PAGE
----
Episodes of deadly violence seem almost commonplace in recent weeks. Each tragedy stimulates brief media coverage before the next shooting or stabbing supplants it. Any epidemic, including violence, must prompt us to comprehend it in hopes that we can reduce the chance for the next outbreak.
On April 20, the 10th anniversary of the horrific school shooting, “Columbine” was published. This investigative report by Dave Cullen is heartbreaking, meticulously researched and necessary reading for parents, grandparents, first-responders, teachers and school administrators.
One of the two assassins, Eric Harris, was a psychopath, a person with no conscience and a desire to inflict suffering. He planned the attack on his high school for more than a year. His partner, Dylan Klebold, suffered from persistent depression, which took him on several occasions to the brink of suicide. He became essentially a robot controlled by his evil classmate.
These are some of the lessons to be gained from Columbine.
n Home and family: Teenagers are too young to be cut loose from parental involvement. The Columbine killers each had routines seemingly isolated from the rules and responsibilities of their middle-class families. They were able to conceal weapons and bomb-making equipment in their rooms. They were able to sneak out repeatedly for midnight escapades of vandalism.
Much of the time, from their midteens onward, their families did not seem aware of where their sons were and what they might be doing. Harris had complete freedom of the Internet to post frightening messages and threats. He was a detached boarder, not a member of a family.
n Teenage society: This cannot function as a closed system, independent from any rules of the larger society. Friends and associates of the Columbine shooters knew of their threats, illegal gun purchases and manufacture of pipe bombs. Friends arranged purchases of the weapons that would be used in the murders. No one sounded an alarm. A sense of responsibility to all of society must be taught repeatedly in homes, schools and houses of worship.
n School safety: An armed officer of the law must be a part of each middle and high school staff. We must take the same precautionary steps to prevent school violence that we take for airports and courthouses. Detailed disaster plans and communication networks must be in place and repeatedly rehearsed. Students and faculty in one part of the Columbine building had no idea what was transpiring in another. Students barricaded in classrooms gained sketchy information from live, televised reports.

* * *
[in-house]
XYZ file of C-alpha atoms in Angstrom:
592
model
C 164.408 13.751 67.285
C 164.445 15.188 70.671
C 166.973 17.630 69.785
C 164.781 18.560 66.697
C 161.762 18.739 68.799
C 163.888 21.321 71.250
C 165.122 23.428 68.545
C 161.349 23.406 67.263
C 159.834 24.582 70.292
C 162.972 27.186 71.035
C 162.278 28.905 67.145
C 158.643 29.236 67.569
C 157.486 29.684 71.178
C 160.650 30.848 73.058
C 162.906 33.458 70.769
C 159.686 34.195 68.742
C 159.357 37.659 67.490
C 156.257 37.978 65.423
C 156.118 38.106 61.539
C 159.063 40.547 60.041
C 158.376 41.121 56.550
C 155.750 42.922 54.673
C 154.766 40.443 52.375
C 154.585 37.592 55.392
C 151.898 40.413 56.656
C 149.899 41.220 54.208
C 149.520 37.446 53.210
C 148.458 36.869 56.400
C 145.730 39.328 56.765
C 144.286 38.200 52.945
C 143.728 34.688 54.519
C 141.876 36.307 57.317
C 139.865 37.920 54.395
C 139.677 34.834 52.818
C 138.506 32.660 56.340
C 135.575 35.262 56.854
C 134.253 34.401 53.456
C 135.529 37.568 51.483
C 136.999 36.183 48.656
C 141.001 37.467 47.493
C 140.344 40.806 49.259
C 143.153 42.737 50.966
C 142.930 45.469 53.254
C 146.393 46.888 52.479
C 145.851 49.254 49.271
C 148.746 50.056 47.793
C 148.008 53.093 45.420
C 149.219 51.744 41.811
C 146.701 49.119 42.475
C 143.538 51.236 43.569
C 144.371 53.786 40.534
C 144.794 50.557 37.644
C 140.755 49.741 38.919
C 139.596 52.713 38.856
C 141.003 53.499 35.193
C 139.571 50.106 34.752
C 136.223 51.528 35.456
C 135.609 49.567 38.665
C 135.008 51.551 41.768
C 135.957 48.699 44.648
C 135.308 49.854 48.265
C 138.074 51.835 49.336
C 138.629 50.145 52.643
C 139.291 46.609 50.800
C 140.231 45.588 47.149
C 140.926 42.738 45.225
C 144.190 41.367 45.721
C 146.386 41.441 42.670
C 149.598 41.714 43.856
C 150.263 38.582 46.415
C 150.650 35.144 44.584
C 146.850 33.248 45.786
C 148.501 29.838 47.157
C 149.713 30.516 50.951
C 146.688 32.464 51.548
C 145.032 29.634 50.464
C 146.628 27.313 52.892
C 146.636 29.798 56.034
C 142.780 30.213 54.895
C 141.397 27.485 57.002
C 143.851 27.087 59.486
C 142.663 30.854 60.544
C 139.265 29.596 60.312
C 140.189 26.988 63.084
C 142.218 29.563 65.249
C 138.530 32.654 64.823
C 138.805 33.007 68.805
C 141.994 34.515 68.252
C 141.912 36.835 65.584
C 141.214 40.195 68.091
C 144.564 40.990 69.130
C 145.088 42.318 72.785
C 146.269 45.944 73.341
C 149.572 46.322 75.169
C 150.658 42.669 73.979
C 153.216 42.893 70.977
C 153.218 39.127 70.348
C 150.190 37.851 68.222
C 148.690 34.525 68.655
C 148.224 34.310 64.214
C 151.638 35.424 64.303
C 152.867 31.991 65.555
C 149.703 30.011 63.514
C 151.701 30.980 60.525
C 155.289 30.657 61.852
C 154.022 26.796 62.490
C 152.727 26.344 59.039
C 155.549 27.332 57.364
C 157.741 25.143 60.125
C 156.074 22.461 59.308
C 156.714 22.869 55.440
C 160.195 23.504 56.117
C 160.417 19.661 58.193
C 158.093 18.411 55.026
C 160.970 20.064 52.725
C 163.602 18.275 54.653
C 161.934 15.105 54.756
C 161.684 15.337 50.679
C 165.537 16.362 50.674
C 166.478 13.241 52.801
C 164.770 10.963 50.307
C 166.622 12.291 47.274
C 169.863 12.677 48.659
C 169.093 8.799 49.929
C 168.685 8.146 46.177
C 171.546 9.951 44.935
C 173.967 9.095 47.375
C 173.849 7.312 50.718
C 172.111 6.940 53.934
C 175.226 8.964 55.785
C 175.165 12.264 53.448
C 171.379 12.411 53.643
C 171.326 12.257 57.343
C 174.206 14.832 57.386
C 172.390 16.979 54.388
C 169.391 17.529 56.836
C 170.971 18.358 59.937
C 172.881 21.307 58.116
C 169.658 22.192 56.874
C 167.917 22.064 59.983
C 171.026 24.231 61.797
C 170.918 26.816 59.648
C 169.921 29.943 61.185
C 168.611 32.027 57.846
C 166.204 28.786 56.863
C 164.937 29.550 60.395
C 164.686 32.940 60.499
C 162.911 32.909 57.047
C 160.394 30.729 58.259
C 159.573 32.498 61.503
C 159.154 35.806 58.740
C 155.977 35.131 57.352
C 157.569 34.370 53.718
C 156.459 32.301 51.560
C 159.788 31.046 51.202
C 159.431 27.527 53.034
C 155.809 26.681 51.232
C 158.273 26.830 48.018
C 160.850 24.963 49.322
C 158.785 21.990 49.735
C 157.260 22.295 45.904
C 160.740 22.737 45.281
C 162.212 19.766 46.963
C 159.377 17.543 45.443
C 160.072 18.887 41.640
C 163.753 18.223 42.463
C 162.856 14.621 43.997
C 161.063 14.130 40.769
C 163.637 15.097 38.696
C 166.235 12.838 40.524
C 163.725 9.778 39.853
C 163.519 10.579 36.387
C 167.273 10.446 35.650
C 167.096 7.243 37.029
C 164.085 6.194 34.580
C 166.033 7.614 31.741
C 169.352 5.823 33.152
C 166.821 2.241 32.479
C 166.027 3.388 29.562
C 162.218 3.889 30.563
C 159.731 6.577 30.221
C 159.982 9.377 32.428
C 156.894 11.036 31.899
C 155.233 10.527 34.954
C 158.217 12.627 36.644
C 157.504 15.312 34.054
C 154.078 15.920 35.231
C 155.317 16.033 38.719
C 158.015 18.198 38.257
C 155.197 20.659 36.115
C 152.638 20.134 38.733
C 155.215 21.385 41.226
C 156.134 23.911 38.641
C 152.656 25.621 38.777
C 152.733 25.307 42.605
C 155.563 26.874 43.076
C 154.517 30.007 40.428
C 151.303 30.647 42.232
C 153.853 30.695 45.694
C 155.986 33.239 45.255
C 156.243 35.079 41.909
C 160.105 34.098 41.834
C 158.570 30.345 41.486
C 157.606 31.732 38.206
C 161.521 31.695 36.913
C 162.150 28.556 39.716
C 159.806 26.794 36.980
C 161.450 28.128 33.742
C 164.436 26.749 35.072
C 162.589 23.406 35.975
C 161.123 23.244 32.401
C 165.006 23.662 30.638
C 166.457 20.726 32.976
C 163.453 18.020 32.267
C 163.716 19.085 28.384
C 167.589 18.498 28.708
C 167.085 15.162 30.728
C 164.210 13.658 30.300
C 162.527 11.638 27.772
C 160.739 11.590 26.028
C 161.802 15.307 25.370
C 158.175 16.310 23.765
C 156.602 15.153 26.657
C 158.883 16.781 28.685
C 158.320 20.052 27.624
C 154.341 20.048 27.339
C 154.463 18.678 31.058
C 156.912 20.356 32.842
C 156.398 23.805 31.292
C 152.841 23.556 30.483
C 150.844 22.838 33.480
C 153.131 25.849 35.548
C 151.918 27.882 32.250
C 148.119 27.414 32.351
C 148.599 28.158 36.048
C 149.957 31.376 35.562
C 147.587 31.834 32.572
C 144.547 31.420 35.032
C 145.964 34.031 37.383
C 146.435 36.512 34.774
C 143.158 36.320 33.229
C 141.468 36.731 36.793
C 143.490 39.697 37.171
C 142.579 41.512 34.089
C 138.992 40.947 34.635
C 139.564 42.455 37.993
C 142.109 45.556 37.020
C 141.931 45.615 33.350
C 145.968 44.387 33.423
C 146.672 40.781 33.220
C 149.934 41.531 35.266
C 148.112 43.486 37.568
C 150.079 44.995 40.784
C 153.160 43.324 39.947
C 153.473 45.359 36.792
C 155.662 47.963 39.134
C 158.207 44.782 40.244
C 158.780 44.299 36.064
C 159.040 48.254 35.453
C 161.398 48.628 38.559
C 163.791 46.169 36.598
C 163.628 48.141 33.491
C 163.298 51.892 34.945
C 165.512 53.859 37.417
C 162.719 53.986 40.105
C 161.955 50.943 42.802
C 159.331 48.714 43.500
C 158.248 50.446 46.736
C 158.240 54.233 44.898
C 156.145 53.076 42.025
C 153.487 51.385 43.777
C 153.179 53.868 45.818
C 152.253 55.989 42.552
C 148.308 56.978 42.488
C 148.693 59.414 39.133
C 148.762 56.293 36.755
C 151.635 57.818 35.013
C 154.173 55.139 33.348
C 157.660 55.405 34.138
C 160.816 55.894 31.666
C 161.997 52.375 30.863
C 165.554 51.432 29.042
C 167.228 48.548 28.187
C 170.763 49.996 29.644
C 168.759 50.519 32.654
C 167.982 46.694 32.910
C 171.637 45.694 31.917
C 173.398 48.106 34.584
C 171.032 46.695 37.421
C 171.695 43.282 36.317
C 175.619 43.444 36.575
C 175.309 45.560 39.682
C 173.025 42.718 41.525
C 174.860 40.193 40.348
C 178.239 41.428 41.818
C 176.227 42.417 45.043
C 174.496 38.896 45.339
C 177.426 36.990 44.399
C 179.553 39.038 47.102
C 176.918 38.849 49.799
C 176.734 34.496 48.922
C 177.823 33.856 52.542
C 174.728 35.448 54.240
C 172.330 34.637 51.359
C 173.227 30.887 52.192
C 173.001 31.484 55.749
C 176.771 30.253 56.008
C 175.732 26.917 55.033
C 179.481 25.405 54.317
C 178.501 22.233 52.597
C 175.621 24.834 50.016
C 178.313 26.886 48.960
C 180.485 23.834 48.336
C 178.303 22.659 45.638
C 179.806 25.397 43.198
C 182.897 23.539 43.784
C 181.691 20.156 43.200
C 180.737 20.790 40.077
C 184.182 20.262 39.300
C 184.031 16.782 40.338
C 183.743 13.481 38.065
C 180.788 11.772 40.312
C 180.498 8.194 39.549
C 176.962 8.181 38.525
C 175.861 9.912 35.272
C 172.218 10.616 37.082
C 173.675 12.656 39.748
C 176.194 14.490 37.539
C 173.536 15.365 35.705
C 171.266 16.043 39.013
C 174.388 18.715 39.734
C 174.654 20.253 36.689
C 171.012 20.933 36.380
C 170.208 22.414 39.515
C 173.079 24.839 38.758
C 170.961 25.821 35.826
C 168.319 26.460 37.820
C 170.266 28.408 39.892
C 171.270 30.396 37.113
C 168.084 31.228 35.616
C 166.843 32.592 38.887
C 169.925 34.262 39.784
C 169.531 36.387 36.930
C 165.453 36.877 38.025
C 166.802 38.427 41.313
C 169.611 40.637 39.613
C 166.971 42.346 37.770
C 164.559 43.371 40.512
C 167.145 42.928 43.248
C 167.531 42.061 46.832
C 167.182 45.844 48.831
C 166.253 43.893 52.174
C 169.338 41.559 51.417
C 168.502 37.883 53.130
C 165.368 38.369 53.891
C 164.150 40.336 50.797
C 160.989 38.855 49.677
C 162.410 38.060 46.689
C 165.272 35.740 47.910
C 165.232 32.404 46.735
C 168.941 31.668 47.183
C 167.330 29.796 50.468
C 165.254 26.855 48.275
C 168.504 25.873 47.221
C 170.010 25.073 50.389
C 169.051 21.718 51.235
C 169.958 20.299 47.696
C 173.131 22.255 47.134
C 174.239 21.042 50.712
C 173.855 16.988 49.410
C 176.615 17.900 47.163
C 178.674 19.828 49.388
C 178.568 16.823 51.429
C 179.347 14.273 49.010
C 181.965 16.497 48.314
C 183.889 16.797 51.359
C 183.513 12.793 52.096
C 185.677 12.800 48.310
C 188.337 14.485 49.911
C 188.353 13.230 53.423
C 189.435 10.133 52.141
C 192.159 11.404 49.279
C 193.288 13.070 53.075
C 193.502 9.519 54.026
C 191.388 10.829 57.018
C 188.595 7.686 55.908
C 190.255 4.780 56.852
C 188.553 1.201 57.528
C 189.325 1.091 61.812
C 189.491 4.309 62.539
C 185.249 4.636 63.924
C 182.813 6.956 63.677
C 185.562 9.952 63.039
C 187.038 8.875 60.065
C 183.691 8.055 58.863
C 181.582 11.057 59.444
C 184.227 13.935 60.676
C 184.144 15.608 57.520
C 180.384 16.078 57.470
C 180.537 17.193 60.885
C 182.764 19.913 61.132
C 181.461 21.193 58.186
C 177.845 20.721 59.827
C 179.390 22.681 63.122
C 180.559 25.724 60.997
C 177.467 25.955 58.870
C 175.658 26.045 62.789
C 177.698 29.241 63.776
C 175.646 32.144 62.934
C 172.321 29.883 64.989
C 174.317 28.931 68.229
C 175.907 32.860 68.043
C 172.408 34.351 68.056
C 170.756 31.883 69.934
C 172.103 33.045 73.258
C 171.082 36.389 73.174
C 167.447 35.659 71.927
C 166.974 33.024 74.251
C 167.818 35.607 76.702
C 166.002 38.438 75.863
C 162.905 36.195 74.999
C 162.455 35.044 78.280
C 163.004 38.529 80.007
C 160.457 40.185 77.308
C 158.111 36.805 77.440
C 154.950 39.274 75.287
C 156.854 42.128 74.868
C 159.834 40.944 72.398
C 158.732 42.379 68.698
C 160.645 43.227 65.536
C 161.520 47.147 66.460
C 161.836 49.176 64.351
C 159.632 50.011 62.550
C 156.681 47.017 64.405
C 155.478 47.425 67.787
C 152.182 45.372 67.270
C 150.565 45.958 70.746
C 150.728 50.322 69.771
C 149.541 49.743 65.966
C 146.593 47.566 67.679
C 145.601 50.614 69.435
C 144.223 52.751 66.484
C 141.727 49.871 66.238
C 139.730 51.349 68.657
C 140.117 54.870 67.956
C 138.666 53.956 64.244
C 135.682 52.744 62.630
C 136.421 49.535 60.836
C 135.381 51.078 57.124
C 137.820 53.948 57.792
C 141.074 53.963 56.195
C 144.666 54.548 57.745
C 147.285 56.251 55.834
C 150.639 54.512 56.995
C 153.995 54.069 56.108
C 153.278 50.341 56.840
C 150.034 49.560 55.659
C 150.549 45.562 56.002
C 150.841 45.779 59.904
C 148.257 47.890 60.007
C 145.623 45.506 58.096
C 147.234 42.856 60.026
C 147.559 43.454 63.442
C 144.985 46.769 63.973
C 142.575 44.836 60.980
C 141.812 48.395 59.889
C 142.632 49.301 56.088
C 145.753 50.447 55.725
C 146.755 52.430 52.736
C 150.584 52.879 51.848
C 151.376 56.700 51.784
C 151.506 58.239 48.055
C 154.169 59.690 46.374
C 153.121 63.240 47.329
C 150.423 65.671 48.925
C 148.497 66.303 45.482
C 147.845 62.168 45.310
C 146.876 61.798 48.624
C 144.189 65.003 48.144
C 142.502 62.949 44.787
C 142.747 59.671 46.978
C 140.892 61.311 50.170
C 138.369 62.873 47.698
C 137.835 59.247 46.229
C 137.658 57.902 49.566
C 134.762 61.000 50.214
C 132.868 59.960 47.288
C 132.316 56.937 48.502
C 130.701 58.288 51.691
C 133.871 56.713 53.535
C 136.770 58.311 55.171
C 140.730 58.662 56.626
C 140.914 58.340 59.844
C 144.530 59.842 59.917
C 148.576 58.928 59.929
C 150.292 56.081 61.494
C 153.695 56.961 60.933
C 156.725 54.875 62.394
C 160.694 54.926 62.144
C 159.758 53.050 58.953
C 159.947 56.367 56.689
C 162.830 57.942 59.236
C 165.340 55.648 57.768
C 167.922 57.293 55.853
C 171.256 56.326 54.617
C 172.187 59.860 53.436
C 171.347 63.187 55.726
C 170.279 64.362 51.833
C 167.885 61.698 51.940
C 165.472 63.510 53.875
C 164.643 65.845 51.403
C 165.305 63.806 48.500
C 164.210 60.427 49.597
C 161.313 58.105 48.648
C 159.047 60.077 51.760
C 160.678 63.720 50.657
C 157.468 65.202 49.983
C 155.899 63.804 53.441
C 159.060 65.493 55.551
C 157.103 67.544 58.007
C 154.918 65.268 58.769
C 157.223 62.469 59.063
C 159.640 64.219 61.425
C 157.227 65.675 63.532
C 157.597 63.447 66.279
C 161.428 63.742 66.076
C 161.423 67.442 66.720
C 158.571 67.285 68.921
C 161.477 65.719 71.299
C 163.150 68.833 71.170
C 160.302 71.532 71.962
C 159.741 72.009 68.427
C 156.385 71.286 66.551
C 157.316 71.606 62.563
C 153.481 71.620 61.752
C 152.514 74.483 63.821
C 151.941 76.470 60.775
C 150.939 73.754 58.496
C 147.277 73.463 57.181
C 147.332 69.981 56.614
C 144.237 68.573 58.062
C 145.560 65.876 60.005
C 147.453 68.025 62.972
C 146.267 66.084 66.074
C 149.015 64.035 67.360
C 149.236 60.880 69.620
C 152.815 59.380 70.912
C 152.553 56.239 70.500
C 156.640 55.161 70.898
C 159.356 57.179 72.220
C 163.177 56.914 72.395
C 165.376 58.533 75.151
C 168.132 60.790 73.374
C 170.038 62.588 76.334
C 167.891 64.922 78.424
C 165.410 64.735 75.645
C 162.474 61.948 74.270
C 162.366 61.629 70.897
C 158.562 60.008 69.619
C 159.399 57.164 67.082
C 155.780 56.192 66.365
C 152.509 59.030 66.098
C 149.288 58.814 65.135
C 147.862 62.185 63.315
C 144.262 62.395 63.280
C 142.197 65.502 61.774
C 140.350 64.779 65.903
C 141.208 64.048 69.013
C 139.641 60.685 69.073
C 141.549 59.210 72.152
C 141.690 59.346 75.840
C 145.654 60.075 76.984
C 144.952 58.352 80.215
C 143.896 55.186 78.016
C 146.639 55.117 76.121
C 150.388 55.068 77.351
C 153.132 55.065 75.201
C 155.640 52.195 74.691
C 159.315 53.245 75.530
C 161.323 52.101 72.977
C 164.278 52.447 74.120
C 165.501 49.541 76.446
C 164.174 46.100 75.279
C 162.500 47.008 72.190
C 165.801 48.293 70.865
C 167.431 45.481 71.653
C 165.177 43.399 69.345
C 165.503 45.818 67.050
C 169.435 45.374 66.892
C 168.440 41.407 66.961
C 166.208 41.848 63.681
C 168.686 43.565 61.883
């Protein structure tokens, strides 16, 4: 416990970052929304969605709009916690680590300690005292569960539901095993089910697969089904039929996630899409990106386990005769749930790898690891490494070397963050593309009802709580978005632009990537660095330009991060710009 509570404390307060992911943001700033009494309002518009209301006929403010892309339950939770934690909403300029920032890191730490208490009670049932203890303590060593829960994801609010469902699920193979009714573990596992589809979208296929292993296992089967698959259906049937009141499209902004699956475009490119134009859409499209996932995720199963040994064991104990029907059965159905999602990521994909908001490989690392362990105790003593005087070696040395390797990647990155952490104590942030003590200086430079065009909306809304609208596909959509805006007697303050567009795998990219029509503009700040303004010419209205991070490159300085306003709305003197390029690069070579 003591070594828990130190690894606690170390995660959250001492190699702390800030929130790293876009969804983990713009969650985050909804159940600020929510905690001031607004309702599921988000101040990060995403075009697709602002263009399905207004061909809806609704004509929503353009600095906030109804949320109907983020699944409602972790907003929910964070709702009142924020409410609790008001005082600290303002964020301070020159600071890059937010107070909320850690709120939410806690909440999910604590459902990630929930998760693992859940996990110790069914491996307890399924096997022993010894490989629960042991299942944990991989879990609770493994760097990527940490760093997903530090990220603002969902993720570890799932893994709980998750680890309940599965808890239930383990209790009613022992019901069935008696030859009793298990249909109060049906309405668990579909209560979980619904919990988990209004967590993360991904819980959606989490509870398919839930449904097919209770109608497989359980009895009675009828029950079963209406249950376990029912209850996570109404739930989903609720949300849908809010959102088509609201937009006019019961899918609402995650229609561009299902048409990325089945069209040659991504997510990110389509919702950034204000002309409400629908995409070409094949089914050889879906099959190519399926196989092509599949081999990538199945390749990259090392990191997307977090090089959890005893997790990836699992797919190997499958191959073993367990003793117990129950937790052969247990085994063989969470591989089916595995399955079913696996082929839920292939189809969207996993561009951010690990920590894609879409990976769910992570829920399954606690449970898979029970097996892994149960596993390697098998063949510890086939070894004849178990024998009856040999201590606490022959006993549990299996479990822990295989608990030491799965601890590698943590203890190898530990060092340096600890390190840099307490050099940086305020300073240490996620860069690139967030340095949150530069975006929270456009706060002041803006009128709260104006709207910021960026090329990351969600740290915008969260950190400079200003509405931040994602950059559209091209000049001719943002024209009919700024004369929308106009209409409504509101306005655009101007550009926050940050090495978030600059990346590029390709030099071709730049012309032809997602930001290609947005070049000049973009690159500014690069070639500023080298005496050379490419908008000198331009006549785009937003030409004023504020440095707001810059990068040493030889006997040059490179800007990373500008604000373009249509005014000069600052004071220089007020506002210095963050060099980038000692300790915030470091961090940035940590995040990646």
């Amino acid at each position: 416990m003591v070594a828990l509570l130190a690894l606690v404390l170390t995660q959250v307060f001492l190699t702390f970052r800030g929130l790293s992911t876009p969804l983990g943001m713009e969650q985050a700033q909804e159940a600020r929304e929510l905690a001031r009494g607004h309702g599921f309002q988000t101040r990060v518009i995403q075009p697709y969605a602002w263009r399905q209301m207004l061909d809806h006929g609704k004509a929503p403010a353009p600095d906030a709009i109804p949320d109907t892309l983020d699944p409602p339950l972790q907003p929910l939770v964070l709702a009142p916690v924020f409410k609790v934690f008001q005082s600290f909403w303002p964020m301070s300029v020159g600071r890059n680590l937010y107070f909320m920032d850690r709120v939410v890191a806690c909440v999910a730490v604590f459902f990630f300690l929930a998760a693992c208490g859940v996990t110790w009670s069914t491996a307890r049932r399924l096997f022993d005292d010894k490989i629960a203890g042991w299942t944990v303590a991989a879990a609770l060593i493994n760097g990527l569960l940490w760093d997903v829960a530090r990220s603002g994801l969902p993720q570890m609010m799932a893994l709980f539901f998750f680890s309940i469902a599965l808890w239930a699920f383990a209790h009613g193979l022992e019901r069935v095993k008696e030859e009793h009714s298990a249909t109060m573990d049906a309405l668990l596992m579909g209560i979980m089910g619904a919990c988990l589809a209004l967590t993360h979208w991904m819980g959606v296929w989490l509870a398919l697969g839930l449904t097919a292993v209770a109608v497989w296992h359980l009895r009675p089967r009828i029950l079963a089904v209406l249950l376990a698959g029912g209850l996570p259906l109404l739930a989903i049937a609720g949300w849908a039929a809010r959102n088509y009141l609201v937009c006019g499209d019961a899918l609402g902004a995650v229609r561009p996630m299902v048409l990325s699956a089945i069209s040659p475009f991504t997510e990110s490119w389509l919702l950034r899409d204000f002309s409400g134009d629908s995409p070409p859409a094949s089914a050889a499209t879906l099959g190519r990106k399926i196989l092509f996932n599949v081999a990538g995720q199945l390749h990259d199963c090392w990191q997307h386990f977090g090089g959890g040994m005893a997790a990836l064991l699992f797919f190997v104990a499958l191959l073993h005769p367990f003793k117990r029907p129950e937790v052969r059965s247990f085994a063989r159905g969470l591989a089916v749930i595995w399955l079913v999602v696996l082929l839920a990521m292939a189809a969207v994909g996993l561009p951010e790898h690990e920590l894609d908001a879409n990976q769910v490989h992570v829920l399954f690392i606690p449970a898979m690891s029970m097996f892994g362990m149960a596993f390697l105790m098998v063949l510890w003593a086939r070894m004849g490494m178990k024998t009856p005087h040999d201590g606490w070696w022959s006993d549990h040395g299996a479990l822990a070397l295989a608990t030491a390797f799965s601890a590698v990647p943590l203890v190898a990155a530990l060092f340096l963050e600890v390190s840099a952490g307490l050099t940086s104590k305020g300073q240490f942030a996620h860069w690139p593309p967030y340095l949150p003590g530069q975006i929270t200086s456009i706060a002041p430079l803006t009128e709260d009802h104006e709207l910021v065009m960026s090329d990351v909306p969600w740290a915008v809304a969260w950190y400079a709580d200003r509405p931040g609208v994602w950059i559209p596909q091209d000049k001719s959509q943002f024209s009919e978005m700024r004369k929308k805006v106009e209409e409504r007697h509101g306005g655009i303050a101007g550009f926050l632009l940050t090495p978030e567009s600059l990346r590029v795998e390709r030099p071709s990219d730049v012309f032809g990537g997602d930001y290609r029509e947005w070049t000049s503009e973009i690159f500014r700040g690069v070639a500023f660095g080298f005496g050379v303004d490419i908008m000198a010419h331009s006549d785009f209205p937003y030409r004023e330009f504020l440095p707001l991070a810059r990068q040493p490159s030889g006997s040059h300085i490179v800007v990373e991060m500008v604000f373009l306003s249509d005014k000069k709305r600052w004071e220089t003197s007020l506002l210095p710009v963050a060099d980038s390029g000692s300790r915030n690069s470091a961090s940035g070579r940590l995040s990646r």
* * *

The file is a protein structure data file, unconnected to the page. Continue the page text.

n Interagency communication: A clearinghouse must be established where all data relating to juvenile offenders is reviewed. Police, school officials and officers of the court each had information on the activities of the shooters that, if shared, possibly could have prevented the calamity at Columbine. Complaints from a family whose son was repeatedly threatened by Harris were dismissed. A search warrant for Harris’ room was filed away. A juvenile diversion program in which the shooters were enrolled for an earlier felony was isolated from other arms of the legal system.
n Disaster planning: Detailed, rehearsed plans for all eventualities in public safety must be in place. Hundreds of law-enforcement officers and medics raced to Columbine High School. No one entered the building until the shooting and bombings were over. A wounded teacher went unattended for three hours before he died. A precise command structure must be in place before a disaster so that competing agencies with overlapping authority do not neutralize each other.
n Independent post-event assessment: The official report of the events at Columbine was not made public until a year had passed. Files disappeared. Key investigators were not permitted to speak on the record. Rumors and myth gained the status of facts. By the time the reports were released, the attention of society had moved on.
n Gun control: One automatic weapon was bought illegally. Another was purchased at a gun show by a girlfriend. Shotguns were easily procured, their barrels sawed off, before being demonstrated to friends. Is there ever a need for a teenager to purchase combat weapons in any venue? Strict limits and major penalties must be on the books and enforced.
I urge you to read and to think about this book.
E-mail Clif Cleaveland at firstname.lastname@example.org.